Closing the gap by inches - but still with miles to go

27th February 2015 at 00:00
Poorer primary pupils improve on phonics but falter elsewhere

Disadvantaged five- and six-year-olds are catching up with their more affluent classmates when it comes to phonics skills, new data reveals.

But on a broader range of measures, including social, emotional and physical development, poorer pupils are still lagging behind.

Primary school leaders warned that the latest figures from the Department for Education showed that more work was needed to help Year 1 pupils eligible for free school meals to close the gap with their peers.

In 2013-14, 61.3 per cent of pupils eligible for free school meals met the expected standard in the Year 1 phonics check - 15.7 percentage points lower than the figure for more advantaged students. The attainment gap dropped from 16.6 percentage points in 2012-13, which is three times the decrease recorded during the preceding 12 months.

However a separate government measure, which takes into account a much wider range of factors, shows that little progress has been made in closing the gap for FSM pupils.

The "good level of development" measure assesses literacy, numeracy, physical development, communication, language and personal, social and emotional development among five-year-olds.

Based on this standard, the attainment gap between deprived children and their more affluent classmates fell by just 0.1 percentage points between 2012-13 and 2013-14.

The figures have been released ahead of the introduction of the early years pupil premium in April, which is intended to tackle disadvantage among preschool children. Under the policy, early years providers will be able to claim an extra 53p per hour for every qualifying three- and four-year-old in their care.

At Water Hall Primary School in Milton Keynes, about 60 per cent of pupils are eligible for free school meals. Headteacher Tony Draper said that many pupils arrived at the school with a "very low level of development".

"A lot of children don't have a good level of language acquisition before they get here, or social skills," he added. "As an overall cohort, they're entering school at a very low level in comparison to affluent areas."

Mr Draper believes the national improvement in phonics scores has been triggered, in part, by Ofsted's focus on the measure. "With schools being condemned as a result of low phonics screening scores, they are getting better at teaching phonics," he said.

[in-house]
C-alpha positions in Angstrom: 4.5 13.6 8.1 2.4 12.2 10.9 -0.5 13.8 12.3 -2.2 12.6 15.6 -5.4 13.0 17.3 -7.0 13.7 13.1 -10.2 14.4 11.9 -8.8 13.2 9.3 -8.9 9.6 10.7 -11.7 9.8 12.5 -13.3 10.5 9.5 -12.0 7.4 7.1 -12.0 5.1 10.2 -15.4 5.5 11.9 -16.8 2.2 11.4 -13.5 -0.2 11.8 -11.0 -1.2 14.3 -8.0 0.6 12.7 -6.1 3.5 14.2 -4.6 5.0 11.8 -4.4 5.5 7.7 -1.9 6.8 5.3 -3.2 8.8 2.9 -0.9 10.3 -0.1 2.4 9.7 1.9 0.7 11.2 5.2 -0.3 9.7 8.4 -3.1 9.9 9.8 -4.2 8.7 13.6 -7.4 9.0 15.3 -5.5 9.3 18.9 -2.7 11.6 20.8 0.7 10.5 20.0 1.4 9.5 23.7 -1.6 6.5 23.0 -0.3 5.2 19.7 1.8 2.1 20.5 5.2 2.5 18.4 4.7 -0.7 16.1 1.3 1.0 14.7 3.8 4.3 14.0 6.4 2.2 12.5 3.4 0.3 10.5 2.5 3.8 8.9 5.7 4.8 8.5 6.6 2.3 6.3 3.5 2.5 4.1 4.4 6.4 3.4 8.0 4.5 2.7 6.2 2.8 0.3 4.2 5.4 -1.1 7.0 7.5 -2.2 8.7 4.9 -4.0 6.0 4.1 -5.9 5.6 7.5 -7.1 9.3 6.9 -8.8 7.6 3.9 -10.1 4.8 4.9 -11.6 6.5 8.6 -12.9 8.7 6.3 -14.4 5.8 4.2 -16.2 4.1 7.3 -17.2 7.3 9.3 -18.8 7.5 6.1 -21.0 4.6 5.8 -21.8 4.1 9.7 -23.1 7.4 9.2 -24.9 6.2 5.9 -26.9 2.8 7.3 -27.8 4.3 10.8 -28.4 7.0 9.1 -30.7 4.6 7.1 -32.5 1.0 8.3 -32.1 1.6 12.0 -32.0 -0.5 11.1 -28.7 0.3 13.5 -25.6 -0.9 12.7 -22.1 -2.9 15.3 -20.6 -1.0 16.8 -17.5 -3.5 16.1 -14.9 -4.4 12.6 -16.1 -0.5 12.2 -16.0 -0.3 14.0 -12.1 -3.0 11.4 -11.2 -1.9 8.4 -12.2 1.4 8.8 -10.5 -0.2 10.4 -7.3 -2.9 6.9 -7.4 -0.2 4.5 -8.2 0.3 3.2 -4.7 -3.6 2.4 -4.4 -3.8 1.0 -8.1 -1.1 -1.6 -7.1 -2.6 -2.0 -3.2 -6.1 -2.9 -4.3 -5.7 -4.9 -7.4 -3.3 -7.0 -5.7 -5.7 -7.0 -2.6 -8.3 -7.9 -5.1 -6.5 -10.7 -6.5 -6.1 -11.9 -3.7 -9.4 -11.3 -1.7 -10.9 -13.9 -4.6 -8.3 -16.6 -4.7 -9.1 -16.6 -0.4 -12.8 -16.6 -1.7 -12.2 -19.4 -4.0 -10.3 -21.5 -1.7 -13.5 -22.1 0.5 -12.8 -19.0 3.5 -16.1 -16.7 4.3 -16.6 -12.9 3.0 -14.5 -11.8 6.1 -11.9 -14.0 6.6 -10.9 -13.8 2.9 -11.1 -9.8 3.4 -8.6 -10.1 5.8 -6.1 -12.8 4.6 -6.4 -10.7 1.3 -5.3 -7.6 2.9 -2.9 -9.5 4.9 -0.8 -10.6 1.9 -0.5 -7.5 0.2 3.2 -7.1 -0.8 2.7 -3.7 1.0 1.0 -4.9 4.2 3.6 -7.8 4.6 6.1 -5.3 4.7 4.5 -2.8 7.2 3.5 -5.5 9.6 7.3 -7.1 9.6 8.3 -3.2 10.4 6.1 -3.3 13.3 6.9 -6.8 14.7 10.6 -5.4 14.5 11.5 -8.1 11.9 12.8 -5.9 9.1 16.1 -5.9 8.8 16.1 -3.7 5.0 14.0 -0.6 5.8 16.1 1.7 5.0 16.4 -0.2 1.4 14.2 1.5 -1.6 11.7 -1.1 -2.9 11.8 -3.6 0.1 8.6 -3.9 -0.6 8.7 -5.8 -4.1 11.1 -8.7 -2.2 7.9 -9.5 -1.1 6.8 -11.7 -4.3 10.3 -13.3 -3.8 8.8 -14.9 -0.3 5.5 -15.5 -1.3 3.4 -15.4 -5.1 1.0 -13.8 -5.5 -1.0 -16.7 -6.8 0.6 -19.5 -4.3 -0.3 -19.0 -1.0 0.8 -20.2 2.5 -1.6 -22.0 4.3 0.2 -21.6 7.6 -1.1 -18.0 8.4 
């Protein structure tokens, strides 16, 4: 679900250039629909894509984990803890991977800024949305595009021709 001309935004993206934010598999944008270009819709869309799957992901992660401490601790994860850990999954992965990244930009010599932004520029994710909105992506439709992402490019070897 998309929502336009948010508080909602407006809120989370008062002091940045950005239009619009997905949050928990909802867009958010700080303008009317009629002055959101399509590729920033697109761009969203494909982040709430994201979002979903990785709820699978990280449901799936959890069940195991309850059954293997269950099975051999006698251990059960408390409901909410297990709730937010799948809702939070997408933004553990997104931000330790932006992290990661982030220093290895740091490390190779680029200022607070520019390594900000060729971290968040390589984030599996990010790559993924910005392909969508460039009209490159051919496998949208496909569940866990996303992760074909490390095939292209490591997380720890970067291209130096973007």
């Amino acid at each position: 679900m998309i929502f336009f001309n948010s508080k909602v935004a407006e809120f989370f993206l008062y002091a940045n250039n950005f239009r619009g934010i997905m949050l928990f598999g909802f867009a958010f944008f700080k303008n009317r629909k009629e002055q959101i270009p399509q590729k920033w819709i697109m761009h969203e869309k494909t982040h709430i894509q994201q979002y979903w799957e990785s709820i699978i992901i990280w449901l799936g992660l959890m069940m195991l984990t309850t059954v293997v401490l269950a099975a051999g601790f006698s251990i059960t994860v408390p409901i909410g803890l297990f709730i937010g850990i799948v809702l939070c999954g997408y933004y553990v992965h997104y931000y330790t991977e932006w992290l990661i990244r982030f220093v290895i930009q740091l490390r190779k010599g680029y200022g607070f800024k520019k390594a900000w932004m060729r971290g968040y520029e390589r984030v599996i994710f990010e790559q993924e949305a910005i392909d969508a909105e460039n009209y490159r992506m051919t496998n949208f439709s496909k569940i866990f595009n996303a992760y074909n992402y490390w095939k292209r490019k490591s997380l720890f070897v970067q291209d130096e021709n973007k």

But he also warned that the attainment gap in terms of pupils' wider development was unlikely to close in the short term.

"It will take the whole of the primary-age group to narrow the gap. It doesn't happen overnight. And if the government wanted it to happen overnight, they'd be in cloud cuckoo land."

Russell Hobby, general secretary of the NAHT headteachers' union, said the improvement in phonics attainment resulted from a greater focus on disadvantaged pupils in primaries.

"I think there is definitely a more systematic use of phonics now and that is going to explain part of [the improvement], but also there is more targeted one-to-one catch-up work and smaller groups with children at risk of falling behind," he said. "The pupil premium has given schools the money to invest in the strategies that work.but as with all initiatives it will take time to filter through."

A DfE spokesman said the first few years of a child's life were "make or break in terms of how well they go on to do at school and beyond".

He added: "These statistics clearly show that progress is being made. But we will continue to work to ensure that all children, especially those from disadvantaged backgrounds, are given the skills they need to succeed."

A House of Lords report published this week by the committee on affordable childcare calls for an urgent review of spending on early education and childcare, and for more funding to be targeted at disadvantaged children.

"For this group in particular, the impact can be substantial," said the committee's chair, Lord Sutherland of Houndwood.


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